Author's Note:

An American Au Pair in Bondi is slated for worldwide release on November 9. It will be available from Kobo, Barnes and Noble, Apple, and other digital platforms. Due to restrictions, I am only permitted to put up the first four chapters of the e-book on any free sites.

Thank you for your understanding.


1: The Year Before Lockdown

EMILY HAD BEEN BASED IN SYDNEY for two weeks, staying at the YHA near Central Station in the heart of the city. She was fortunate to get a bed in a twin-share converted train carriage for these were very popular and so were often booked out.

On her first day, before she was even fully recovered from jet lag, she just had to see the Sydney Opera House. Every tourist must see it and she was no different. To her delight, the performing arts centre, world famous for its sail-shaped roof, did not disappoint, especially from atop the harbour bridge. It was doubly satisfying since she had not intended to climb the "coat hanger" as the Bridge was colloquially known, but she was pressed into it by her new Danish acquaintance. Overall, she did not like heights, although she was not afraid of it either. She just preferred her feet on the ground, both in the physical and emotional sense.

Atop the Bridge, however, the panoramic views of Sydney Harbour were so breathtaking that she did not regret paying "big bickies" for the climb. There was minimal cloud cover that day so the blue of the sky above reflected upon the waters below, creating a mesmerising landscape.

She spent a further three days exploring Sydney's central business district. She mostly walked everywhere to get the vibes of the city. She fell in love with The Rocks, a centuries-old enclave near the Quay. It was very touristy, she must admit. Its main attraction was the high-end shops, like Ken Done's gallery, whose colourful paintings made her smile. There were many attractive market stalls, but their wares were too pricey for her limited funds. So, she treated herself to endless browsing, and occasional ice cream treats.

But the locales that pleasured her senses the most cost her almost nothing—the arts museums, of which there were five world class ones in proximity of each other. Herself a closet painter who dabbled in still-life, she spent hours upon hours studying the exhibits in each venue.

Her newfound friends teased her endlessly for choosing arts over more daredevil activities, like rock climbing. She reasoned, in her defence, 'I can rock climb in the States, but I won't be able to see these art exhibits there.'

She gave her weekly Opal ticket a workout taking ferries to different destinations not frequented by tourists. One day, to her fellow backpackers' dismay, she opted for a leisurely hour-long ferry trip to Parramatta.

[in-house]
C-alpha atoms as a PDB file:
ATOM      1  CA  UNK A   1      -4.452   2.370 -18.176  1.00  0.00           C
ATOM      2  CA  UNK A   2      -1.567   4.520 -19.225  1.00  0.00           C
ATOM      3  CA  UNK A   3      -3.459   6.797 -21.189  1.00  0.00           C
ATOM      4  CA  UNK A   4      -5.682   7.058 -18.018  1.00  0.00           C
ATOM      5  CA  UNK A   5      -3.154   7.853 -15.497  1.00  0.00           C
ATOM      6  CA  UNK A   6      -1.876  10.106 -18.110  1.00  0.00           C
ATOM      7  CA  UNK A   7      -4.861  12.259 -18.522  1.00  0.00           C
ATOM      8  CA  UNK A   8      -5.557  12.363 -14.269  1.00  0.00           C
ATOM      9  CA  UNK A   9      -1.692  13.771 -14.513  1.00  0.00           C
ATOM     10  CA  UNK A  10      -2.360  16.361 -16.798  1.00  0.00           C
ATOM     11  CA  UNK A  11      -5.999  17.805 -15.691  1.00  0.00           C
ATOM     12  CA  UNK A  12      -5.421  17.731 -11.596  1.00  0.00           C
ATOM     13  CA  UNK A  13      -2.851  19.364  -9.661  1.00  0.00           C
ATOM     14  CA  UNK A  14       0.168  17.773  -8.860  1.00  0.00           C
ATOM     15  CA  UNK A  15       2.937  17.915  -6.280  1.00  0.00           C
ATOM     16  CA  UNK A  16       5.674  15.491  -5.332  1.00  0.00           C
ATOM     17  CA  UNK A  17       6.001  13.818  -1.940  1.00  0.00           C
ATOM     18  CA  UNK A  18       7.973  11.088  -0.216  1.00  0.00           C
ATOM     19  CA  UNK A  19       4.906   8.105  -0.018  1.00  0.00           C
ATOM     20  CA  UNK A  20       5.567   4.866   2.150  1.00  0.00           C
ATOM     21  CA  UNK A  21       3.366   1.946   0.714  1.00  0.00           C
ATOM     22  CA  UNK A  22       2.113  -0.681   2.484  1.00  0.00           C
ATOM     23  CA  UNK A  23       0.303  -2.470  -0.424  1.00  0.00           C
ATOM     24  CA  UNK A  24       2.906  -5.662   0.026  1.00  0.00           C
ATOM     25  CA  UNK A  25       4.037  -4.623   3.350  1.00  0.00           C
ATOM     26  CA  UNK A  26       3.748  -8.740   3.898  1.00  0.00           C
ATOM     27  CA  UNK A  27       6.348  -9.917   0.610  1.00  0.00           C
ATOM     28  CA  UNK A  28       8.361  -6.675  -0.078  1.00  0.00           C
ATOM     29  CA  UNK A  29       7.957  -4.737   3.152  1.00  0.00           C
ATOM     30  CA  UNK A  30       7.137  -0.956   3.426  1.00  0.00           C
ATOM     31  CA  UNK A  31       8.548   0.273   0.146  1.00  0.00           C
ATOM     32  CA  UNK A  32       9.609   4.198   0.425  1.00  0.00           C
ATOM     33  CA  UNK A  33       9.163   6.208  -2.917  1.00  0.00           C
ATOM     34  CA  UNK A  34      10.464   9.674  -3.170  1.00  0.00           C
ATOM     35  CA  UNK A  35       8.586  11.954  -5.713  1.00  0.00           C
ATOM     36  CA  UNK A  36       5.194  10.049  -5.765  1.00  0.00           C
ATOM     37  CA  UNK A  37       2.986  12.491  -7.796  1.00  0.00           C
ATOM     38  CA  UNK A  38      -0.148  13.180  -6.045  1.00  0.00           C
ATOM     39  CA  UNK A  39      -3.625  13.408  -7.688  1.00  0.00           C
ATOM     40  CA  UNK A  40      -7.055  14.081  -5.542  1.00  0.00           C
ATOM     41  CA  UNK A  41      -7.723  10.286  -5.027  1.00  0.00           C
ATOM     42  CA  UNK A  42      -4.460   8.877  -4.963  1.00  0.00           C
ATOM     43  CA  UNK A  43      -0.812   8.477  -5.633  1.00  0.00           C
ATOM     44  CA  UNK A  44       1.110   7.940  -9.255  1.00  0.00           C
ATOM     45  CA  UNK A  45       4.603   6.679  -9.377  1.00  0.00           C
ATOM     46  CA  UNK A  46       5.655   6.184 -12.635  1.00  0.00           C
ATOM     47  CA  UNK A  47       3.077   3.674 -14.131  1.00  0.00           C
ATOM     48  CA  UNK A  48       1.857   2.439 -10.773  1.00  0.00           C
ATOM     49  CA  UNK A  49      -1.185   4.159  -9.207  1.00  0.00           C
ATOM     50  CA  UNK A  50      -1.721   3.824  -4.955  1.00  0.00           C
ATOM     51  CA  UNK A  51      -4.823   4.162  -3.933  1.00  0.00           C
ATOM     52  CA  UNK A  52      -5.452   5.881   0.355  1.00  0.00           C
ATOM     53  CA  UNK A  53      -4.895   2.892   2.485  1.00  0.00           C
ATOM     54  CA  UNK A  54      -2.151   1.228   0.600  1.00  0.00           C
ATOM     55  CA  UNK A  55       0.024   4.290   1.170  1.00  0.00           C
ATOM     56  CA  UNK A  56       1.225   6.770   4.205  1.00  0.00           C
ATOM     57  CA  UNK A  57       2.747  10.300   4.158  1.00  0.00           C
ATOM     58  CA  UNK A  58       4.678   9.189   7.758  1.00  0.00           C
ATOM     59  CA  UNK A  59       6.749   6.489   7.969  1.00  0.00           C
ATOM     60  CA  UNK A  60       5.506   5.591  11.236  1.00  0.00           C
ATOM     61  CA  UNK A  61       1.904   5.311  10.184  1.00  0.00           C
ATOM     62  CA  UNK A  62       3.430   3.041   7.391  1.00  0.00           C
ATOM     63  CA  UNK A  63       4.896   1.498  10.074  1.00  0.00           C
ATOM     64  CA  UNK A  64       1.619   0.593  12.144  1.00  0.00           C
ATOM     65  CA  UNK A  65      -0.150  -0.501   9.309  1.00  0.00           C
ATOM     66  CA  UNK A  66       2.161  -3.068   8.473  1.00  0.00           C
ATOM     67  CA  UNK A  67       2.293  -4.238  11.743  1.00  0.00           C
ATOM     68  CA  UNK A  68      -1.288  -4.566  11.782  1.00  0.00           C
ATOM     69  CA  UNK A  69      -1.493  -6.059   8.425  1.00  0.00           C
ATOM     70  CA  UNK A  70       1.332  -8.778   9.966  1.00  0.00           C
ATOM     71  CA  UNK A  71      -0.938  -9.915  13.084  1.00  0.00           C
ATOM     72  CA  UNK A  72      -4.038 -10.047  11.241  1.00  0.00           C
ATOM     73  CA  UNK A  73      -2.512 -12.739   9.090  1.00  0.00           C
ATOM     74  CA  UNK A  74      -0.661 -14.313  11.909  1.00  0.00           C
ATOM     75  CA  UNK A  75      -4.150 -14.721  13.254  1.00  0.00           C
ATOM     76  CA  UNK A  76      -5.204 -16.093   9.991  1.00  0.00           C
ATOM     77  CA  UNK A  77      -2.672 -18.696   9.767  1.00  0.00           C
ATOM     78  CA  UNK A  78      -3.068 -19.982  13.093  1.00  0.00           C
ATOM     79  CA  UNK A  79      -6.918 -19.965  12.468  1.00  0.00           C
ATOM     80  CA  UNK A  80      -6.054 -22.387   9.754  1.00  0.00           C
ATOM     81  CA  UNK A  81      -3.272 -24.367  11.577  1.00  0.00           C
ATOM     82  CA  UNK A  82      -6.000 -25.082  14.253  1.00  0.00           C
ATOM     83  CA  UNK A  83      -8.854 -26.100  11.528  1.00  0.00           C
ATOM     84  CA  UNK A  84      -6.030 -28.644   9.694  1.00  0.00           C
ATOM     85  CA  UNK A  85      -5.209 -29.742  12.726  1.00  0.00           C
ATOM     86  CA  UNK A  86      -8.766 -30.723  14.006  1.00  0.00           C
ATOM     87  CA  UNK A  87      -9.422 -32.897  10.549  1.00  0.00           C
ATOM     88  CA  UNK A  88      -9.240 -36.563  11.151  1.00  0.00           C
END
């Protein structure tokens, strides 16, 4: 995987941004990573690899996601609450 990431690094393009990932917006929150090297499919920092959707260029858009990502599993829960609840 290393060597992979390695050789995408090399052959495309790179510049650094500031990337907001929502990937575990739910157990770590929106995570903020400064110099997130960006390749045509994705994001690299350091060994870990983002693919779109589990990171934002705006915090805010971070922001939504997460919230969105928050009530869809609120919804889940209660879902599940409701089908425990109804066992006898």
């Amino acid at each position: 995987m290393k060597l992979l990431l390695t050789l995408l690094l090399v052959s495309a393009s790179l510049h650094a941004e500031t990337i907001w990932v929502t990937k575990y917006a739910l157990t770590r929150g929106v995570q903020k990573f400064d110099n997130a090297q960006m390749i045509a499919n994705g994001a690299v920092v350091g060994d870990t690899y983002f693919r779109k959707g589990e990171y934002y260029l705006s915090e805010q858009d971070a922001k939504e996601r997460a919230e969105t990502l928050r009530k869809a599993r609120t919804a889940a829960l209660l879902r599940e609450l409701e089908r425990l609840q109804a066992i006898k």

'Where's that?' they asked.

'West of the city,' she replied as she consulted her Google Map app.

'What's there to see?' asked her Danish friend, O. She had not bothered to ask him what "O" stood for. For all she cared, it could be Oscar, Olaf, or Otto.

'Probably nothing special,' she admitted, 'but there won't be many tourists, that's for sure.'

In the end, she went alone. Some of her friends went to Manly; the others went to Bondi yet again.

The weather was glorious, just the perfect autumn day to celebrate being young and free. She stood on the ferry's upper deck to drink in the views of mega mansions that boasted of manicured gardens and low-rise apartment buildings, all with unobstructed vistas of the water and the bushland.

Sydney, she thought, is truly magnificent.

Parramatta was at the end of Sydney's Western ferry line. From the wharf, guided by her GPS-enabled smartphone, she made her way to Lackey Street, off Bourke Street, to the start of a walking trail. She aimed to walk all the way to the Sydney Olympic Park in Homebush.

Lake Parramatta was now a family-friendly recreational area, with three marked bushwalking trails. Every now and then, a signboard hailed the efforts of volunteers whose uncompromising commitment to the environment had made significant changes in the once contaminated industrial area.

The river had suffered severe degradation until rehabilitation began prior to the 2000 Sydney Olympics. Now, both birdlife and the wetlands were thriving. She even heard frogs croaking in the background. For a fleeting moment, she was reminded of a park near her home in Columbus.

Since it was a weekday, Emily saw few people in the three hours she spent there. For long stretches of time, she was by herself, accompanied only by birds.

She sat on one of the park benches overlooking the river and munched on her sandwich. There were better places to see in Sydney, she admitted. Places that were more attractive, greener, quieter, more photogenic, and more popular, but they were also more hectic.

She looked up, overhead, and saw an eagle performing aerial acrobatics as it hunted for food.

The solitary hike from Parramatta to Homebush gave her time to reflect.

Life is beautiful, she thought. She certainly could not think of anything to complain about. She had had a charmed life, all things considered.

'ARE YOU COMING?' her Korean roommate asked.